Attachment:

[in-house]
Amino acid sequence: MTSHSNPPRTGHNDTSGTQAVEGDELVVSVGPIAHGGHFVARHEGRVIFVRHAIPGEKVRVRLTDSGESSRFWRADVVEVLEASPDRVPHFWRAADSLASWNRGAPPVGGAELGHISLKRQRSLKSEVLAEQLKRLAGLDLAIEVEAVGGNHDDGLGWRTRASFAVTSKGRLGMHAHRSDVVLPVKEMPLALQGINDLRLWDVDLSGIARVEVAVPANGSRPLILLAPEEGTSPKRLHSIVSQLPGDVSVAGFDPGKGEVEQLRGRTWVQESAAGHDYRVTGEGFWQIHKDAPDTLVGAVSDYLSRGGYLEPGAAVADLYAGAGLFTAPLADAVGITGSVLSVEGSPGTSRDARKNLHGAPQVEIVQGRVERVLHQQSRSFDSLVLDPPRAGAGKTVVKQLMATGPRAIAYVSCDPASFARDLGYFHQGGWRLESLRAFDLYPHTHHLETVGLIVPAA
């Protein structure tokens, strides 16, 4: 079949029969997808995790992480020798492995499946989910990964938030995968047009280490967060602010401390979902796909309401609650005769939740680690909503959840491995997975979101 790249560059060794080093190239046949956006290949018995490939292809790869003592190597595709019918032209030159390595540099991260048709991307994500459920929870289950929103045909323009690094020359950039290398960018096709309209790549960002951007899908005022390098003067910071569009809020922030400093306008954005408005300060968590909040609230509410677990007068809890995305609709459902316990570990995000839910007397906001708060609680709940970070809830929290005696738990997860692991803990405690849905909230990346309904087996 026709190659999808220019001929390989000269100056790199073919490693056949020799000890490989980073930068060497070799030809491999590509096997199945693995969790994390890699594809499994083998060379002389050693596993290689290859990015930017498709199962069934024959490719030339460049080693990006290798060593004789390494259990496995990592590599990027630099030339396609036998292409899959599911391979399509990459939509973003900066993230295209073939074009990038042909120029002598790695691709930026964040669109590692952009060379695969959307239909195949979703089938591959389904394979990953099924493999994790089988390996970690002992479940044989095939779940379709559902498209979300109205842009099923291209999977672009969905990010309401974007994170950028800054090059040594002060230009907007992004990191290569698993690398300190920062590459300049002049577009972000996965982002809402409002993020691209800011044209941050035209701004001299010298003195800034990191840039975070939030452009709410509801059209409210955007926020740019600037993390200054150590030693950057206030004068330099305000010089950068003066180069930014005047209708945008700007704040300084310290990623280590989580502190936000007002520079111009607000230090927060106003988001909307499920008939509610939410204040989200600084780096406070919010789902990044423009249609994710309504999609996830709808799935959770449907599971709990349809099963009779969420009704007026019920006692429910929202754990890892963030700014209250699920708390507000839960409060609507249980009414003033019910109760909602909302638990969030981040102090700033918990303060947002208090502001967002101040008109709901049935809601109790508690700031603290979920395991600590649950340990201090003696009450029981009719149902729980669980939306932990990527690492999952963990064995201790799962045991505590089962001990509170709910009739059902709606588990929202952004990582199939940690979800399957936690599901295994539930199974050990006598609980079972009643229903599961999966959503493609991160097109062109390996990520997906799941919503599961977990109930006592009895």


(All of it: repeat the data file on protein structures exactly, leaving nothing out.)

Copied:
[in-house]
Amino acid sequence: MTSHSNPPRTGHNDTSGTQAVEGDELVVSVGPIAHGGHFVARHEGRVIFVRHAIPGEKVRVRLTDSGESSRFWRADVVEVLEASPDRVPHFWRAADSLASWNRGAPPVGGAELGHISLKRQRSLKSEVLAEQLKRLAGLDLAIEVEAVGGNHDDGLGWRTRASFAVTSKGRLGMHAHRSDVVLPVKEMPLALQGINDLRLWDVDLSGIARVEVAVPANGSRPLILLAPEEGTSPKRLHSIVSQLPGDVSVAGFDPGKGEVEQLRGRTWVQESAAGHDYRVTGEGFWQIHKDAPDTLVGAVSDYLSRGGYLEPGAAVADLYAGAGLFTAPLADAVGITGSVLSVEGSPGTSRDARKNLHGAPQVEIVQGRVERVLHQQSRSFDSLVLDPPRAGAGKTVVKQLMATGPRAIAYVSCDPASFARDLGYFHQGGWRLESLRAFDLYPHTHHLETVGLIVPAA
């Protein structure tokens, strides 16, 4: 079949029969997808995790992480020798492995499946989910990964938030995968047009280490967060602010401390979902796909309401609650005769939740680690909503959840491995997975979101 790249560059060794080093190239046949956006290949018995490939292809790869003592190597595709019918032209030159390595540099991260048709991307994500459920929870289950929103045909323009690094020359950039290398960018096709309209790549960002951007899908005022390098003067910071569009809020922030400093306008954005408005300060968590909040609230509410677990007068809890995305609709459902316990570990995000839910007397906001708060609680709940970070809830929290005696738990997860692991803990405690849905909230990346309904087996 026709190659999808220019001929390989000269100056790199073919490693056949020799000890490989980073930068060497070799030809491999590509096997199945693995969790994390890699594809499994083998060379002389050693596993290689290859990015930017498709199962069934024959490719030339460049080693990006290798060593004789390494259990496995990592590599990027630099030339396609036998292409899959599911391979399509990459939509973003900066993230295209073939074009990038042909120029002598790695691709930026964040669109590692952009060379695969959307239909195949979703089938591959389904394979990953099924493999994790089988390996970690002992479940044989095939779940379709559902498209979300109205842009099923291209999977672009969905990010309401974007994170950028800054090059040594002060230009907007992004990191290569698993690398300190920062590459300049002049577009972000996965982002809402409002993020691209800011044209941050035209701004001299010298003195800034990191840039975070939030452009709410509801059209409210955007926020740019600037993390200054150590030693950057206030004068330099305000010089950068003066180069930014005047209708945008700007704040300084310290990623280590989580502190936000007002520079111009607000230090927060106003988001909307499920008939509610939410204040989200600084780096406070919010789902990044423009249609994710309504999609996830709808799935959770449907599971709990349809099963009779969420009704007026019920006692429910929202754990890892963030700014209250699920708390507000839960409060609507249980009414003033019910109760909602909302638990969030981040102090700033918990303060947002208090502001967002101040008109709901049935809601109790508690700031603290979920395991600590649950340990201090003696009450029981009719149902729980669980939306932990990527690492999952963990064995201790799962045991505590089962001990509170709910009739059902709606588990929202952004990582199939940690979800399957936690599901295994539930199974050990006598609980079972009643229903599961999966959503493609991160097109062109390996990520997906799941919503599961977990109930006592009895």